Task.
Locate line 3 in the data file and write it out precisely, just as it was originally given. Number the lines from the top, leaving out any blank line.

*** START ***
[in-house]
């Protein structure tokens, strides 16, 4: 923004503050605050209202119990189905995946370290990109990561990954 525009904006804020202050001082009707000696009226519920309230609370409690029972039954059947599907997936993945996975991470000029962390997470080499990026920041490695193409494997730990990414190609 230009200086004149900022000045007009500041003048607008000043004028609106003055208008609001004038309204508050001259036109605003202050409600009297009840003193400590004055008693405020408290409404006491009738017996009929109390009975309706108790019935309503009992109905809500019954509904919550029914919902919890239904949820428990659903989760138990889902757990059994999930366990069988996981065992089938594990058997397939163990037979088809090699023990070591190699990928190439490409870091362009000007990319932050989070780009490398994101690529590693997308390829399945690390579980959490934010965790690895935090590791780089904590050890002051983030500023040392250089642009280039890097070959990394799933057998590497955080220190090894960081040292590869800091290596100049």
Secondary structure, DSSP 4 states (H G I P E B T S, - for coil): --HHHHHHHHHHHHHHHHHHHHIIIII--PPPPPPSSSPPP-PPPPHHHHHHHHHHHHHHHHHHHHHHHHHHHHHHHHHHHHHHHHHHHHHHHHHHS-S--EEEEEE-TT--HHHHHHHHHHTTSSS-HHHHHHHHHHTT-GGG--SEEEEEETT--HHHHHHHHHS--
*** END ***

Secondary structure, DSSP 4 states (H G I P E B T S, - for coil): --HHHHHHHHHHHHHHHHHHHHIIIII--PPPPPPSSSPPP-PPPPHHHHHHHHHHHHHHHHHHHHHHHHHHHHHHHHHHHHHHHHHHHHHHHHHHS-S--EEEEEE-TT--HHHHHHHHHHTTSSS-HHHHHHHHHHTT-GGG--SEEEEEETT--HHHHHHHHHS--